A guest post from Sarah McClennan about using graveyards for family and local history:
For several years now I have enjoyed visiting churches and graveyards taking in their beauty and history. Some perceive cemeteries as morbid places, but I see them as places of memory, where people can be celebrated and remembered once again. I am an amateur and have visited over 30 churches and their graveyards across the North East. I have found many beautiful places and found fascinating things.
For those keen on local or family history graveyards contain a wealth of information that can help with their research.
If you are able to locate where a relative is buried it might be useful to find their headstone. On many old headstones you find other relatives who are commemorated on the same stone. This can help fill in missing information, such as dates of birth or death, unknown relatives, or working out real first names (nicknames can often cause confusion when researching family history).
This headstone for the Adamson family (Linthorpe Cemetery, Middlesbrough) is a good example. They’ve managed to commemorate seven people on one stone. When I first came across this family I was so tremendously sad for them as many of their children had survived childhood, but died quite young, even for the nineteen century.
Sometimes you can be you can be lucky enough to find you have a family monument. This Scottish monument not only comes with the same wealth of information as the Adamson’s, but it also lists things like Duncan McCallum was a merchant, his son Edward was lost at sea, and his other son Archibald fell at Ypres.
Taking a look at some of the inscriptions on headstones at random can provide a goldmine of information. Each person buried was once part of the village or town the church served and played a part, directly or indirectly, in its development. Many inscriptions will be fairly standard, but some may surprise you, or the spelling of a name might be perplexingly unique and pique your interest into extra investigation, this is where the story begins. The key thing to remember it not to be taken in by the flashy monuments, yes, they will have interesting tales to tell, but mostly likely are of already well documented individuals. Simple headstones can also give notable stories, just ones that have been forgotten.
One that I discovered was the sad tale of William who lies in St. Peter’s Church in Bishopton. At the age of 12 he’d been “killed by an enc....”. The headstone was damaged, I also couldn’t make out his surname, it goes on to say that the memorial “was erected as a tribute of respect & affection by the vicar, choir & parishioners”. I was confused. What on earth had cut poor William’s life so short? I enlisted the help of the reference library staff and they were able to find the gravestone inscription list for St. Peter’s church. William Wetherell had been killed by an Engine on 4th June 1874. With this information it was now possible to look for contemporary newspaper articles. The library holds many newspaper archives on microfiche, but www.britishnewspaperarchive.co.uk was the better option as St Peter’s was in Bishopton and the incident was unlikely to be in a national paper nor Stockton’s local papers. An old copy of ‘Yorkshire post and Leeds Intelligencer’ held the answer:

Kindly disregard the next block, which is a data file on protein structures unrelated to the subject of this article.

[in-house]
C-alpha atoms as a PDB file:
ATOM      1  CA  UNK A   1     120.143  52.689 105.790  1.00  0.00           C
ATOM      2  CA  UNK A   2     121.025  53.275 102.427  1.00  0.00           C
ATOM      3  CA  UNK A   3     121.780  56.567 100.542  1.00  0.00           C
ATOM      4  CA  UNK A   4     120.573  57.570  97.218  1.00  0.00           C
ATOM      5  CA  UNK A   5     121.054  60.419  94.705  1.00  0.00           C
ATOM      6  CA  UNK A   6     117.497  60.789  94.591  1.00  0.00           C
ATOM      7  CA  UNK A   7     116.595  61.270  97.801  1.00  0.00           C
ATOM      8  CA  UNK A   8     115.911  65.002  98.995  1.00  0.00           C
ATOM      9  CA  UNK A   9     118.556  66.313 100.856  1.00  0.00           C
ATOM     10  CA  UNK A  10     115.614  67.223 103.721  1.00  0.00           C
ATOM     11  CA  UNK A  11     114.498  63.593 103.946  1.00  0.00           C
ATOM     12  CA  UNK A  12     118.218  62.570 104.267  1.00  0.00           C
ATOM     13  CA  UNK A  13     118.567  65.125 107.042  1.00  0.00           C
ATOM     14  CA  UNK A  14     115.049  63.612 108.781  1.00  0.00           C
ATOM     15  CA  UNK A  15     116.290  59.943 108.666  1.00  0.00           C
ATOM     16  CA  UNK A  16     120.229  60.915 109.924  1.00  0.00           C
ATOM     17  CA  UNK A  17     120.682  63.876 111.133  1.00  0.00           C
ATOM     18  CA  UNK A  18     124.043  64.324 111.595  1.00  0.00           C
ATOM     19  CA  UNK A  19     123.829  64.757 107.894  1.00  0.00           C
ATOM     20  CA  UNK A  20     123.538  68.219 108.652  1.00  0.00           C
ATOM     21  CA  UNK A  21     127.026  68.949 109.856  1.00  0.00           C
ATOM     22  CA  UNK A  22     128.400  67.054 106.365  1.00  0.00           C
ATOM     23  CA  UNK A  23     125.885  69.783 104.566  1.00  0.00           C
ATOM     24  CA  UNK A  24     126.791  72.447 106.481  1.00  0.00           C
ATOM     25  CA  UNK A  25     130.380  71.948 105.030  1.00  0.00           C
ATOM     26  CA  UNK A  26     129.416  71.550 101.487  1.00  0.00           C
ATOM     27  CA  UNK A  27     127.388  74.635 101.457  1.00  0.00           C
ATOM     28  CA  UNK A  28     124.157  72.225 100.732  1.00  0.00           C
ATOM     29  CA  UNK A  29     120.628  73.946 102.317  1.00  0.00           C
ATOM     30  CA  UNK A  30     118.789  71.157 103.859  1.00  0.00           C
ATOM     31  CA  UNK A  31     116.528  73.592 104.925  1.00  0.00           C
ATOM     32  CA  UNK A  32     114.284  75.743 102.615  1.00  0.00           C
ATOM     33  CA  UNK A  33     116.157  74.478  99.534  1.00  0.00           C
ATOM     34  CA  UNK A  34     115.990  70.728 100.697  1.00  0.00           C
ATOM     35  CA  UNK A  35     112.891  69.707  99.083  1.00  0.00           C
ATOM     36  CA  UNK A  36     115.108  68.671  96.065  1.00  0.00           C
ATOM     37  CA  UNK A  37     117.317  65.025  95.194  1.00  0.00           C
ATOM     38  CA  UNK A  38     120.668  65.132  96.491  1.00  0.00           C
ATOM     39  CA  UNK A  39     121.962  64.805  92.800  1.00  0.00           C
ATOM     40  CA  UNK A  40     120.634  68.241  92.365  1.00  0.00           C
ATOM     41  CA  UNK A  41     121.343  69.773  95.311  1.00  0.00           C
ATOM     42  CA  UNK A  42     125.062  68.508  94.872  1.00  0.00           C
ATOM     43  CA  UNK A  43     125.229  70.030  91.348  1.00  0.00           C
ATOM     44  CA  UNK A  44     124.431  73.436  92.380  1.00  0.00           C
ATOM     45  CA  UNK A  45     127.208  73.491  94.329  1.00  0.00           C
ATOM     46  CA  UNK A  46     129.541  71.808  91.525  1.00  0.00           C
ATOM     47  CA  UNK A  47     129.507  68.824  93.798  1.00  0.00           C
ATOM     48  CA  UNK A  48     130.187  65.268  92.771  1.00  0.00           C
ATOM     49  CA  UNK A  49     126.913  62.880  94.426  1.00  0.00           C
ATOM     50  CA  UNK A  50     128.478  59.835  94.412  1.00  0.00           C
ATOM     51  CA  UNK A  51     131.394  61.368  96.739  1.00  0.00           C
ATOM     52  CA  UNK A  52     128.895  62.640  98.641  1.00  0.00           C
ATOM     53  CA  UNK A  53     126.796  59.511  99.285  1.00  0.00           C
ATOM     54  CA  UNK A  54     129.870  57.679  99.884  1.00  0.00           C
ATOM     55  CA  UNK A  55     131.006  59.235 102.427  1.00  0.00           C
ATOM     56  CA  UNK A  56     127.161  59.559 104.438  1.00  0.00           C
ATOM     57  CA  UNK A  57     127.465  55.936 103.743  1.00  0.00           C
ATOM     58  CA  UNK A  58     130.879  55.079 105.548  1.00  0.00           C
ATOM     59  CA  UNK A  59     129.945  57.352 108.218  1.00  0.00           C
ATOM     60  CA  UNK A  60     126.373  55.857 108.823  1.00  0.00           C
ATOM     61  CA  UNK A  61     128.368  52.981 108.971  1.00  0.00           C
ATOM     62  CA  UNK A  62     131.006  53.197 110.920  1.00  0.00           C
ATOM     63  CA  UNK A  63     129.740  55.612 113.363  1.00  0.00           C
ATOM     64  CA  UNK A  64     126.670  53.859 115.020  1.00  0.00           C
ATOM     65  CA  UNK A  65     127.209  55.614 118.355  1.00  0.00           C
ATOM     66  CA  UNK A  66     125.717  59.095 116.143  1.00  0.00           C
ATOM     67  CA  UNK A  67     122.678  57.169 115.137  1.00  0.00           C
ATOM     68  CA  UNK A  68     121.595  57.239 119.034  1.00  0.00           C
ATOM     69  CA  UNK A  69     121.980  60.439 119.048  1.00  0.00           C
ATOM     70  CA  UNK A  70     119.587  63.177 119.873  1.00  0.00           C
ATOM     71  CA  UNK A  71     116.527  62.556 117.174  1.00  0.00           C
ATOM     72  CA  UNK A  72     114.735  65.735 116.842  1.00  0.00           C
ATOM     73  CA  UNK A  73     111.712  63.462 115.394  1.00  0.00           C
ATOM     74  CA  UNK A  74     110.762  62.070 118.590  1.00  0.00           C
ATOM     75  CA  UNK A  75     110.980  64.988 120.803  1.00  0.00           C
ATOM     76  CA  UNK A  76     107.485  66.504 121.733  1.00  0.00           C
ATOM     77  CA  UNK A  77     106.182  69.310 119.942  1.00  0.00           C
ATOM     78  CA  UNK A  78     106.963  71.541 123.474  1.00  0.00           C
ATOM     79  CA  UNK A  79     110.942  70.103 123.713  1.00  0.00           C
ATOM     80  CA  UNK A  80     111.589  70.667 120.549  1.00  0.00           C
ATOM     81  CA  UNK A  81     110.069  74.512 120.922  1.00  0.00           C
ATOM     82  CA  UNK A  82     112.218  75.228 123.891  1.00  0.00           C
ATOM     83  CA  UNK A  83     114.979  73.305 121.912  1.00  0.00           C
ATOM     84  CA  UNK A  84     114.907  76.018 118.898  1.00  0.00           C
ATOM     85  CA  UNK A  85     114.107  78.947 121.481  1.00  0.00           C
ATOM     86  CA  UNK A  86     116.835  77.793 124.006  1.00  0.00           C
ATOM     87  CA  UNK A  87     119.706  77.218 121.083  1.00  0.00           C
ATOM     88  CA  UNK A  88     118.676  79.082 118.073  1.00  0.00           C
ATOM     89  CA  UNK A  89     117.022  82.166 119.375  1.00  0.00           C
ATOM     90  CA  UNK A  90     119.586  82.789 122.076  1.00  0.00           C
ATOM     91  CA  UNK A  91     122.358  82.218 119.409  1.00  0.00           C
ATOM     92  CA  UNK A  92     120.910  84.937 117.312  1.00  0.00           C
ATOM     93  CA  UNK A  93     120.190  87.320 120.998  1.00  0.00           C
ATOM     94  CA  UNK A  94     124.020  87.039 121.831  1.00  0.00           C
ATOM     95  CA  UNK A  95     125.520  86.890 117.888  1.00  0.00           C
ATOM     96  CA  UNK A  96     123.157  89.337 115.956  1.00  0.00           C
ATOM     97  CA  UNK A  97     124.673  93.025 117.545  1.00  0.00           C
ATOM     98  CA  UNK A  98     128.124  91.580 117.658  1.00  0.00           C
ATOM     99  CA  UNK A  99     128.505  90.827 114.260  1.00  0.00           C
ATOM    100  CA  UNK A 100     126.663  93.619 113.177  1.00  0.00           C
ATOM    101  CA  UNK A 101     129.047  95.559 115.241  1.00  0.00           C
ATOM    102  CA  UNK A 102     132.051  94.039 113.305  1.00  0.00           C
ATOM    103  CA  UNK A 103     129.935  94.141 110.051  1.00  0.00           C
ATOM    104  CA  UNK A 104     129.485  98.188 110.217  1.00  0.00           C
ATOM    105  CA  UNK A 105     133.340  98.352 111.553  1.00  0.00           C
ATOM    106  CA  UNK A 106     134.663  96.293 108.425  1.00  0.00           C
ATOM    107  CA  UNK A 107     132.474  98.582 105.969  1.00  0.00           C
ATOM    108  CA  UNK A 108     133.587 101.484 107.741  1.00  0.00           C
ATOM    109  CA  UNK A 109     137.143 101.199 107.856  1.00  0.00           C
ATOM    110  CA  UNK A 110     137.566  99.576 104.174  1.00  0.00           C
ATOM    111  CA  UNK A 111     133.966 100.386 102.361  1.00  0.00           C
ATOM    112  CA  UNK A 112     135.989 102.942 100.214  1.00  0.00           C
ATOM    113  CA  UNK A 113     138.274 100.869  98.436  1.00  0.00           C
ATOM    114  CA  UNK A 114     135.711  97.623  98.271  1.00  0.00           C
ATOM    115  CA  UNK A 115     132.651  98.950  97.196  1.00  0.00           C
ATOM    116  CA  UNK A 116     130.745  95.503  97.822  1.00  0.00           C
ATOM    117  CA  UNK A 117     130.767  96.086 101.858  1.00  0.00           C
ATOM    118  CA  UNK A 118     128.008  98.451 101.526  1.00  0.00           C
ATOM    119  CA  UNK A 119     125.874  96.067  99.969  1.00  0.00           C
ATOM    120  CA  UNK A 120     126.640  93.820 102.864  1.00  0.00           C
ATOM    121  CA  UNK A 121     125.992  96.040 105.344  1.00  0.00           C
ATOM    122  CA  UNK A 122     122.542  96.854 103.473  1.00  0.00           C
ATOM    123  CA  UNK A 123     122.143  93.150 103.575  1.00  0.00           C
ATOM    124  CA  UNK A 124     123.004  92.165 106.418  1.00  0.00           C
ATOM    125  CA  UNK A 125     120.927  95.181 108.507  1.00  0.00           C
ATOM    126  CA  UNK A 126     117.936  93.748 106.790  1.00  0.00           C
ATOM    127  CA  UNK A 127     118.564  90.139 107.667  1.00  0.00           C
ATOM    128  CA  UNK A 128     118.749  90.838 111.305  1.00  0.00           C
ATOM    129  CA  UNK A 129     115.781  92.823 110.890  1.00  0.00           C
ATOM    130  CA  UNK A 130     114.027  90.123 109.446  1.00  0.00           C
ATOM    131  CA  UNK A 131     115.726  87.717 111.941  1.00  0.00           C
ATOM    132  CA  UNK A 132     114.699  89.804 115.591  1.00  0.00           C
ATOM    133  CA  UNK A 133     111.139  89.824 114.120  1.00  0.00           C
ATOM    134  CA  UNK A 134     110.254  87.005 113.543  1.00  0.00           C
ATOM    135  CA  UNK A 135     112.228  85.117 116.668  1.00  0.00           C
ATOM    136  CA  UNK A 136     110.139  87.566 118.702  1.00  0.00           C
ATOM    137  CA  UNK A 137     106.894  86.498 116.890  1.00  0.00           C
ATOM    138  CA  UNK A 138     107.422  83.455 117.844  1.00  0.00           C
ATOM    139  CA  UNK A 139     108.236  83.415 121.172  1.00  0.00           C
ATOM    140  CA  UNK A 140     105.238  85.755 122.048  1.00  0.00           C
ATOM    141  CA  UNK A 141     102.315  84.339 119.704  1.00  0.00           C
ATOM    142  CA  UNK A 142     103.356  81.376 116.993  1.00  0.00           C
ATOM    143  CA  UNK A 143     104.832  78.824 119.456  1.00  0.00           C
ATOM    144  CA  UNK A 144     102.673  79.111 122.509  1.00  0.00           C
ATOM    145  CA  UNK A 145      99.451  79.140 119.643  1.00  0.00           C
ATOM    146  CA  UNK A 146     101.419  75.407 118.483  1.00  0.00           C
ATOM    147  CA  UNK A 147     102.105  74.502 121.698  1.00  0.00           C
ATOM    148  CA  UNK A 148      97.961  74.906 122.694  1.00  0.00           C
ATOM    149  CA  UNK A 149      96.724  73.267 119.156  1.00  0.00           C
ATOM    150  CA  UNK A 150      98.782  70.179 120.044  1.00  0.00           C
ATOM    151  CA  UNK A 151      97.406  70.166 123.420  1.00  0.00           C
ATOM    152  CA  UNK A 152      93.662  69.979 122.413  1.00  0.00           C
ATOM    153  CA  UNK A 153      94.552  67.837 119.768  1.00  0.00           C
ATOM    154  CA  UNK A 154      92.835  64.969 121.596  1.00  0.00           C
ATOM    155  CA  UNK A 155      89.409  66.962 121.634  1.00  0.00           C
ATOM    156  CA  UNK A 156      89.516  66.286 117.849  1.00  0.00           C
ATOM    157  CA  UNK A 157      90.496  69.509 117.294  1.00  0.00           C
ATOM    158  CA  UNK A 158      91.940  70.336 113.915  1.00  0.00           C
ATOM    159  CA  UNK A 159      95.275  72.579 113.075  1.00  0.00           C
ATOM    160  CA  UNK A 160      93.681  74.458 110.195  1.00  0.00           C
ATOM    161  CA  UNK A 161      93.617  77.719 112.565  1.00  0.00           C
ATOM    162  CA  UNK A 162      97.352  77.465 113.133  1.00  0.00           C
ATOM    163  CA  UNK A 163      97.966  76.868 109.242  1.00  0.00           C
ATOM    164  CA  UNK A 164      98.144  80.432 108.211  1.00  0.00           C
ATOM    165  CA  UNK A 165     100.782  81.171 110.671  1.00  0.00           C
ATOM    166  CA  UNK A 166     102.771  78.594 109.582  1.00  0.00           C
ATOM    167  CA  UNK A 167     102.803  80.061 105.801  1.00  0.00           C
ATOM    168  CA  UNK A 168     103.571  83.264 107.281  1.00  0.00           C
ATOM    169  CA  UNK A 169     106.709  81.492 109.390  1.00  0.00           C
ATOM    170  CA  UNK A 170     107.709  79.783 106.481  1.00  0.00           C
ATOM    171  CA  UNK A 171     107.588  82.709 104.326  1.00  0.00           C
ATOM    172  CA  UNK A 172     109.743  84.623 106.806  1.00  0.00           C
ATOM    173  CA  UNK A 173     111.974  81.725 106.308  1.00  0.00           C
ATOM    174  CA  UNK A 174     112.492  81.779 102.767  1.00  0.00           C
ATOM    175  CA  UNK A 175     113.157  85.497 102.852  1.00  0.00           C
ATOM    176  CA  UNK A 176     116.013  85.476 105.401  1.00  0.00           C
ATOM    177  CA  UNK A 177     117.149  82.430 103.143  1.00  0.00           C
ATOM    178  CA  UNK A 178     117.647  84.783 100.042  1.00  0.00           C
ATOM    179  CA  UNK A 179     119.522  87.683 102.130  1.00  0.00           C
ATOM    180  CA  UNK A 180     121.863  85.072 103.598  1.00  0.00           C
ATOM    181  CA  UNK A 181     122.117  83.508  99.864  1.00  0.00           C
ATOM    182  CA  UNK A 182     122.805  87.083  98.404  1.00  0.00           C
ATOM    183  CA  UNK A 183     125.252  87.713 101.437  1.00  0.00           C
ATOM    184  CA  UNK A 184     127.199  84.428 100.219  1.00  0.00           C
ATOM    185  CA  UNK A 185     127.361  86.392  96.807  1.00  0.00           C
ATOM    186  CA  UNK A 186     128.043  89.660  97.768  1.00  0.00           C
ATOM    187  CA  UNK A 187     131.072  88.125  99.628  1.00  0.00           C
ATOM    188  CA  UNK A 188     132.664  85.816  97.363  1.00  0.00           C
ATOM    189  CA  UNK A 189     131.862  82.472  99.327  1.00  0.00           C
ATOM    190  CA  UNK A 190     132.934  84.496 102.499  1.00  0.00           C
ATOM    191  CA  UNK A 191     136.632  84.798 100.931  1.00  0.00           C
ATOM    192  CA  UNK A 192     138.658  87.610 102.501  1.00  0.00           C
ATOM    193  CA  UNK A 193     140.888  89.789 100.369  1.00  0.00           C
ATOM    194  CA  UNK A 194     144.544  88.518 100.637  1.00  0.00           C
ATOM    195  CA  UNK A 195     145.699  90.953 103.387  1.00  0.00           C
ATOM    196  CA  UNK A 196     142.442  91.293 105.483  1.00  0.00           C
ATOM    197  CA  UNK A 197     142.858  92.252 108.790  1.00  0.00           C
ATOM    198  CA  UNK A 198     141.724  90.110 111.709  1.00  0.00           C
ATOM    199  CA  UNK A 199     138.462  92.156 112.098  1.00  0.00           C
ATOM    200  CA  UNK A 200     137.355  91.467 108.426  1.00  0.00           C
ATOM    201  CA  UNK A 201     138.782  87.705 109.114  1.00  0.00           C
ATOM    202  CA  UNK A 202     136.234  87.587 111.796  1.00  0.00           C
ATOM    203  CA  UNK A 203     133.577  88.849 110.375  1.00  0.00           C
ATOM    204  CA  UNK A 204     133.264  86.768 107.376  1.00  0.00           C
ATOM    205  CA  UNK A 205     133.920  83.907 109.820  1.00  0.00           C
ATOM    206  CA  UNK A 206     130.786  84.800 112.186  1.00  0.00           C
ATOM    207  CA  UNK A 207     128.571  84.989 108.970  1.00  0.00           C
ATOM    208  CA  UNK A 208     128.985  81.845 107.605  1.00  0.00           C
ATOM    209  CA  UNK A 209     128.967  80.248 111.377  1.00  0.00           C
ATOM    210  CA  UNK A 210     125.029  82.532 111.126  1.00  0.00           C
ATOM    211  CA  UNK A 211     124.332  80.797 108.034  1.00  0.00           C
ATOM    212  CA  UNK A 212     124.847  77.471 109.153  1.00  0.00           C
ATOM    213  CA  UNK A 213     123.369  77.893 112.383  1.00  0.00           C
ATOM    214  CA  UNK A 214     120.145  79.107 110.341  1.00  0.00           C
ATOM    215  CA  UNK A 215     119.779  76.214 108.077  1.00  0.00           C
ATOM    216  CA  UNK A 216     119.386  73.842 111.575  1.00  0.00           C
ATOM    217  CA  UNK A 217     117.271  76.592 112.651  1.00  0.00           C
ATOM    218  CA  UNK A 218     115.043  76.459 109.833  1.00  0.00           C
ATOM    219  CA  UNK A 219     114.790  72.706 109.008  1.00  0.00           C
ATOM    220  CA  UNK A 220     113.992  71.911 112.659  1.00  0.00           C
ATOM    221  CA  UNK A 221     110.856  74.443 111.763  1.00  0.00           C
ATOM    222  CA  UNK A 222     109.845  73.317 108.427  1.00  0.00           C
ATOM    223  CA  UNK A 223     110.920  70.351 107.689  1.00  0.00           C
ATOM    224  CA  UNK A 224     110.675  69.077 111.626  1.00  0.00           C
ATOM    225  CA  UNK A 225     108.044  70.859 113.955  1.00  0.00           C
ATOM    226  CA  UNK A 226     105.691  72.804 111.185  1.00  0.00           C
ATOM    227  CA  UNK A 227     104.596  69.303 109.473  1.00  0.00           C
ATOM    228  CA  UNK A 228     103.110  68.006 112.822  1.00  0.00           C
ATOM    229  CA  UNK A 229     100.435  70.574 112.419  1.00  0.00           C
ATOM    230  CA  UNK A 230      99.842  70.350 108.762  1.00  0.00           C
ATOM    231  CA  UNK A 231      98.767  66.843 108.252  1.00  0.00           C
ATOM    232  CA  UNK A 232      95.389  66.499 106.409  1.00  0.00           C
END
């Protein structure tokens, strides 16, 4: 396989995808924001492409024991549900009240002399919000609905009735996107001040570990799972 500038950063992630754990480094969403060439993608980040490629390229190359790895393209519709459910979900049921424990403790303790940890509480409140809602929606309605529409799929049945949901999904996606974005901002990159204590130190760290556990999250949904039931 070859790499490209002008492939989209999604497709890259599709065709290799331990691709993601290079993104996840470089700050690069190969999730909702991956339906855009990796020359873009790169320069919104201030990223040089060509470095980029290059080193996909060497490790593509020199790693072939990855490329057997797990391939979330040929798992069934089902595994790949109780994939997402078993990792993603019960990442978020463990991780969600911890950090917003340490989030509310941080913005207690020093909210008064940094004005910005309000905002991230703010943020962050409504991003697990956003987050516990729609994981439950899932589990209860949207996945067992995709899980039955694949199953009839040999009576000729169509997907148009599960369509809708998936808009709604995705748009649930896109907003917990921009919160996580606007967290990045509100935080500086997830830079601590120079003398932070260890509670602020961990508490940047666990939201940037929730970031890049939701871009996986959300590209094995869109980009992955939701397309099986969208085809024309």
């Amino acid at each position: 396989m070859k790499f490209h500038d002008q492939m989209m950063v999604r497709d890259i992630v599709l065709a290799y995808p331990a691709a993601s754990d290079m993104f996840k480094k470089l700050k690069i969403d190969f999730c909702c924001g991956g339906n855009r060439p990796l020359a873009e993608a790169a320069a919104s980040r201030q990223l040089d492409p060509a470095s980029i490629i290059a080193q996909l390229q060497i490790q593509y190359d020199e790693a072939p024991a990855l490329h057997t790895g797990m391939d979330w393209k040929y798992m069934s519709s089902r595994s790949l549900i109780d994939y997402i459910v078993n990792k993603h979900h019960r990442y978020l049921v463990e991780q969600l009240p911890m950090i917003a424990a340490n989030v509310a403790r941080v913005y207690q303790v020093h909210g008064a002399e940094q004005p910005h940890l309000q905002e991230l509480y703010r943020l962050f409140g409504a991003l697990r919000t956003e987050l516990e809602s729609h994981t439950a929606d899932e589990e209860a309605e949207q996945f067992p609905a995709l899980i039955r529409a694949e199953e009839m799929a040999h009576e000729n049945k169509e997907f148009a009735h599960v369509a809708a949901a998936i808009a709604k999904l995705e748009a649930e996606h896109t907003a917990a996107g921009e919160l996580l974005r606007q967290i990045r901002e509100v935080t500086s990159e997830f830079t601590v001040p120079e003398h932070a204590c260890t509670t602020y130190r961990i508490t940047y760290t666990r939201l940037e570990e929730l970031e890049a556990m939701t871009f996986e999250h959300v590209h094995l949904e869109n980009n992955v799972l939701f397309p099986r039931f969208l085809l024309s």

“Fatal accident on the North-Eastern – On Thursday afternoon, about three o’clock, a telegraph boy named Wetherall employed upon the North-Eastern Railway, was killed by the afternoon express from Newcastle to Stockton. Deceased, who lived at Bishopton was employed at the Stillington weigh. He had passed a standing mineral train to catch the letters thrown out of the express, but was unable to cross the line in front of the express. His head was struck by one of the engine buffers, and he was killed upon the spot.”
So that’s William’s story. He was forgotten, 146 years ago he died, but now we all know his story, so he lives again in our memories. He clearly was much loved, for the entire village chipped in to pay for a headstone of a size his family probably would not have been able to afford otherwise.
This tells us of the person and of the kindness of the people. But it also tells us of the industry of the time, how children did dangerous jobs, and what was involved in those jobs, all from following an inscription on a gravestone.
Start by going to your local graveyards and seeing what you can find, the older the churchyard the better. When we’re permitted to travel again I can recommend the following:
Escom Anglo-Saxon Church - The best and oldest I have been to, but that is a very long drive away. I got an extra special thrill because they entrust you with a key to the church to get in.
St Hilda’s, Danby – beautiful old church, some headstone dating back to 1700’s
St Michael’s, Coxwold – church has interesting ceiling bosses, headstones dating back to 1700’s
Spoin Cop Old Cemetery, Hartlepool Headland – an amazing wild place, so full of fascinating headstones you won’t know where to begin. Wrap up warm as the sea breeze will get you. Many lost a sea find a mention here.